Kittens, I am here to disillusion you.
You think, much as I once did, that the annoying questions will stop once you’re engaged. You think, having “landed a man,” that people will stop handing out unsolicited life advice and finally let you be happy, because—devil take it!—you’ve done what society wants, right? Not so, my dear yarn pouncers. You see, once the questions about your single status stop, The World starts in on
Welcome to pastel-wallpapered, pacifier-laden hell.
[For the purpose of dramatic recreation, The World will be played by italicized blue text, while the part of Grace will be sensibly vertical.]
We’re so excited for you and Professor McGregor, darling Grace! You must be so relieved that a man is deigning to marry you and your feminist ways. So, when are you having babies?
Not for a really long time. Like, at least five years.
Five years? Oh, my naïve Grace. Haven’t you heard how fertility works? Right now is the best/only time to have darling lumps of babykins!
Well, it’s not the best time for us. You see, the dear professor wants to get tenure first and I need to start and finish my residency. We just don’t have the time or resources!
Maybe you didn’t hear us correctly, sugar lump. If you don’t have babies in your twenties, you’ll give birth to horned horrors of children whose only forms of communication are shrieking and ritual sacrifices. We didn’t tell you this when you were single, just in case you were a spinster for another decade, but having babies in your twenties is crucial!
But we don’t want children yet. Every time a child screams in the grocery store, Professor McGregor and I high-five about not being parents. If we had kids now, I’d probably just hate them for the first year. I love sleep! My selflessness is really not developed enough to sacrifice it. We’ll chance the horns, thanks.
My dear, that’s how we all thought, until we had button-nosed mushy pea faces of our own. Once you see their wee, dear faces, you can handle all manners of trials. Sleep deprivation and never-ending screams are nothing, in light of your love! Why, the first time your spawn urinates on you is a moment to always be cherished!
We’re not ready for babies. Leave off.
But think of your grandmother, Grace. Doesn’t she deserve to be a great-grandmother?
My cousins, Alfred and Sage, have already taken care of that. We are totally absolved of any pressure!
But your father would love little ones to watch Notting Hill with!
My father would also love a dog. How about we get him one of those, instead? I’ve heard Labradoodles adore romantic comedies.
How can you be so selfish? Don’t you know that it’s your duty as a woman and a human being to have children? This is the next step, you callow girl. You’re supposed to get married and start a family. The species must propagate!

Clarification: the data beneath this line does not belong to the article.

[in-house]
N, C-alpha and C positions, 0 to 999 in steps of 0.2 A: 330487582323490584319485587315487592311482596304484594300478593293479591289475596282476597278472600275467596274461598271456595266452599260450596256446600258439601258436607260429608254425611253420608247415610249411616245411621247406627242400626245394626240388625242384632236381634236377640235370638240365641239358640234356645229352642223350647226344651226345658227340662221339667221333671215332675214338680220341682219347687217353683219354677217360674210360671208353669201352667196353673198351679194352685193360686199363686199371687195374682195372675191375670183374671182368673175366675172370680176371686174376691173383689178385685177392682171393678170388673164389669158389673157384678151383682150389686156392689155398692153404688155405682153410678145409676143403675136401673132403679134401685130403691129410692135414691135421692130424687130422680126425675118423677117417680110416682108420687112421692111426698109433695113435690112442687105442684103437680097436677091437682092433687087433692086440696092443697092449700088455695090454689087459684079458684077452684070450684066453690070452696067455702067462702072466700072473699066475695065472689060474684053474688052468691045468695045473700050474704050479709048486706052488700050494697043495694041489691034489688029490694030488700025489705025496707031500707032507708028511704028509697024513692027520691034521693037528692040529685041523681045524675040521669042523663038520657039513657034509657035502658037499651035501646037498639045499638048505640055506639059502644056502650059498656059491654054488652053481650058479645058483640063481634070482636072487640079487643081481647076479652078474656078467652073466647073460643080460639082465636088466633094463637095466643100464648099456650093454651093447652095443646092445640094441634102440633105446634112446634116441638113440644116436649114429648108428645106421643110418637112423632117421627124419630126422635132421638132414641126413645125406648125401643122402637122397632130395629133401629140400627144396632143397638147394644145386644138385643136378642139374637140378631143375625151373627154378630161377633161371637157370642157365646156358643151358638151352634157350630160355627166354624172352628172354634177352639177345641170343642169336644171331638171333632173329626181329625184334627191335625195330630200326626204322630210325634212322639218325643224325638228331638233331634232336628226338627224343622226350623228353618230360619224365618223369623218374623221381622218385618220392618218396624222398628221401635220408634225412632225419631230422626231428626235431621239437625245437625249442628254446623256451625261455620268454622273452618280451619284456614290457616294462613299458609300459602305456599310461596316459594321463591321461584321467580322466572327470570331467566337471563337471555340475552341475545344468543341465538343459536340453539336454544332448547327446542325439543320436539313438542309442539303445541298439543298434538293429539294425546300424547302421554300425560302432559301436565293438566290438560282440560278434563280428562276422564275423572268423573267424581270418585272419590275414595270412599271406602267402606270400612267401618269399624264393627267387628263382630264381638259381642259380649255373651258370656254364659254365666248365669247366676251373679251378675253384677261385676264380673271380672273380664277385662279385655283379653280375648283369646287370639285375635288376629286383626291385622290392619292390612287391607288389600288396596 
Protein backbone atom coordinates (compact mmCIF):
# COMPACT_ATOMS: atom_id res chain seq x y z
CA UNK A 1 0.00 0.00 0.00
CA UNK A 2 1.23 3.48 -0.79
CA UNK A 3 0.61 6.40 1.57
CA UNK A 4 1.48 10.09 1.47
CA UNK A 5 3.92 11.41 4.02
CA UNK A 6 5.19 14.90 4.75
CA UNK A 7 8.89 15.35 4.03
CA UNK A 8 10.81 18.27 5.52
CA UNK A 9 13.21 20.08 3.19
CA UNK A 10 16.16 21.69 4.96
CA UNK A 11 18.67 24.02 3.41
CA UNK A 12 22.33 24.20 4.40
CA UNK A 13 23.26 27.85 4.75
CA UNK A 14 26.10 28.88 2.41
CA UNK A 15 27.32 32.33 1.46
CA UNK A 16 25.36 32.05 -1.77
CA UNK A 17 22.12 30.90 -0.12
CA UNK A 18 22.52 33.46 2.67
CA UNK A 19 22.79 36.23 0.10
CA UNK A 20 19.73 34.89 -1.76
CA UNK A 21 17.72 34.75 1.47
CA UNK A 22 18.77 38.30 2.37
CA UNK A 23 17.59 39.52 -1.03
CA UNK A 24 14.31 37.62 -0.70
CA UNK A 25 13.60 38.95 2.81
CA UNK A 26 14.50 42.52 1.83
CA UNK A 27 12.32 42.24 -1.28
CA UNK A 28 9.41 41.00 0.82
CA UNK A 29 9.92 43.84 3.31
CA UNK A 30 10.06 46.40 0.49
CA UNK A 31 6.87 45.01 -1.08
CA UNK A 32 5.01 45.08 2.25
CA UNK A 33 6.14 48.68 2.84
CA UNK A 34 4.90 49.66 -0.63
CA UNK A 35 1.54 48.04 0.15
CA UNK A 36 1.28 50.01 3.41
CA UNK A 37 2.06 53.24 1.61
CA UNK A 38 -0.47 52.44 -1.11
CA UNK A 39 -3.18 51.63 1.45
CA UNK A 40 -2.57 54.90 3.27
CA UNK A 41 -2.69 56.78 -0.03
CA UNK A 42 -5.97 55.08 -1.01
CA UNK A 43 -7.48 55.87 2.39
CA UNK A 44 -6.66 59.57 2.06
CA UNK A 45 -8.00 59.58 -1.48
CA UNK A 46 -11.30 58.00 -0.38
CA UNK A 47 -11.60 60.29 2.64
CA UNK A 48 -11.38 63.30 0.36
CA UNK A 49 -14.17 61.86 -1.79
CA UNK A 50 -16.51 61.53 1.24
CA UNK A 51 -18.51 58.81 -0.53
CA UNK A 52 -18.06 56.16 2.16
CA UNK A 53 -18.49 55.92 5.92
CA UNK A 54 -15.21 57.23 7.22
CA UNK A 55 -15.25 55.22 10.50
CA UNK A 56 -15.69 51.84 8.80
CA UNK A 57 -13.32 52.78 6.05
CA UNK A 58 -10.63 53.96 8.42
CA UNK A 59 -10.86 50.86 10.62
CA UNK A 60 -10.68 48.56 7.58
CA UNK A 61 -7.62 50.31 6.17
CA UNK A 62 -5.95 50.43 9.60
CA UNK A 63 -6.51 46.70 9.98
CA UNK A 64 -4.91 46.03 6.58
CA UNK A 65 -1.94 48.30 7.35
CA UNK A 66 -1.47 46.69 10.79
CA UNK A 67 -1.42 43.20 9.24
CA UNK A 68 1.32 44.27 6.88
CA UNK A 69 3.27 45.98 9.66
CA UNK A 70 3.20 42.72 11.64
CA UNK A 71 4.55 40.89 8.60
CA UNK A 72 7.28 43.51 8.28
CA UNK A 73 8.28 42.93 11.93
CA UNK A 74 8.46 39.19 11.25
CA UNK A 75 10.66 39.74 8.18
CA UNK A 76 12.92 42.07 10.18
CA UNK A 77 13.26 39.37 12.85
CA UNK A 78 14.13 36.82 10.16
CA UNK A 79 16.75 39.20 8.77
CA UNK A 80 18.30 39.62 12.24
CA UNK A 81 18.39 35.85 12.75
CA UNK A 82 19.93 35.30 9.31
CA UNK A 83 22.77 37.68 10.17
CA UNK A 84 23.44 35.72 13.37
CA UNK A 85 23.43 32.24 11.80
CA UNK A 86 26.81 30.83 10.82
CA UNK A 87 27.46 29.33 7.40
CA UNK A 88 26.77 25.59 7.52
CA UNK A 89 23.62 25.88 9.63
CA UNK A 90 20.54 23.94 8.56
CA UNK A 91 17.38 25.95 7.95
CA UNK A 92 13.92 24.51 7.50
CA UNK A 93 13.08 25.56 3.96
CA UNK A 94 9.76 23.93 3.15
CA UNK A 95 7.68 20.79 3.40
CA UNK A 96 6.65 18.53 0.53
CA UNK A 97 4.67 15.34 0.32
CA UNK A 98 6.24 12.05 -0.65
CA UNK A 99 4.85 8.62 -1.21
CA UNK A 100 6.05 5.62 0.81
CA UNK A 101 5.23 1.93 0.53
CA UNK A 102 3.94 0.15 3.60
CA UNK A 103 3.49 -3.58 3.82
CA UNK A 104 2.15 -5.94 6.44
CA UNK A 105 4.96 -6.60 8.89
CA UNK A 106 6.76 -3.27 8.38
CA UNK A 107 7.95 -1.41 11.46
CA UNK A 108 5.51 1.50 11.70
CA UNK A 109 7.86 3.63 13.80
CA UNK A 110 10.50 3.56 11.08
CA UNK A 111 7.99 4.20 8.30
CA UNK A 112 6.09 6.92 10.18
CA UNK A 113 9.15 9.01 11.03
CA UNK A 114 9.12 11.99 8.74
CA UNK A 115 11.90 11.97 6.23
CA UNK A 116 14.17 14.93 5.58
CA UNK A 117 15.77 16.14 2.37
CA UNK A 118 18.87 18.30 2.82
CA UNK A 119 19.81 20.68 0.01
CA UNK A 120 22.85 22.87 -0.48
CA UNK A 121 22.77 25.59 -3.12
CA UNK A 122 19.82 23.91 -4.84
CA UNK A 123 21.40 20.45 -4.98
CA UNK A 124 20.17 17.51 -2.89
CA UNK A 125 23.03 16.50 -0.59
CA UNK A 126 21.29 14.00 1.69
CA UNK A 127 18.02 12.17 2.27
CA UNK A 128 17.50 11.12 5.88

I call bullshit. On all of it. Are you ever suspicious that some people don’t actually have thoughts in their heads at all, but societal scripts they run through daily? That, perhaps, we’re surrounded by player pianos disguised as humans? After you get married, you have children, raise them, send them to college, then go tour the country in an RV, because you’re no longer needed until they have children of their own. That’s how it works! Once you deviate from said script, their wee little circuits explode. It’s all raised eyebrows and poor logic, instead of rational conversation.
Look, Professor McGregor and I want a family. Eventually. We want one when we’re financially and emotionally prepared. That seems super reasonable, to me. No one ever questions you about wanting to have children, only about not wanting to. How ridiculously backwards! The biggest life commitment you can make is the creation and care of another person. Shouldn’t that be treated with some degree of caution? Isn’t it the thoughtful thing not to jump on the baby wagon, just because we’re married?
Some people feel ready for children from the moment they reach adulthood. They are positive about their parenting abilities and the amount of love in their hearts. That’s totally awesome! They should be parents! I, however, have always known that I wanted children theoretically. Such as: One day, theoretically, I want to name a little girl Cordelia and teach her about feminism and Nutella! One day, theoretically, I will force bow-ties upon my son.
One day, however, has yet to arrive. Right now, I am emotionally ill-equipped and not financially stable enough to feel comfortable spawning. I don’t want to deal with the realities of children: the long nights, the diaper changing, the worries about how to raise them into socially-conscious adults who eat carrots and respect women.
At the moment, I just want to watch Psych with my love and eat a lot of cake. Is that so unreasonable?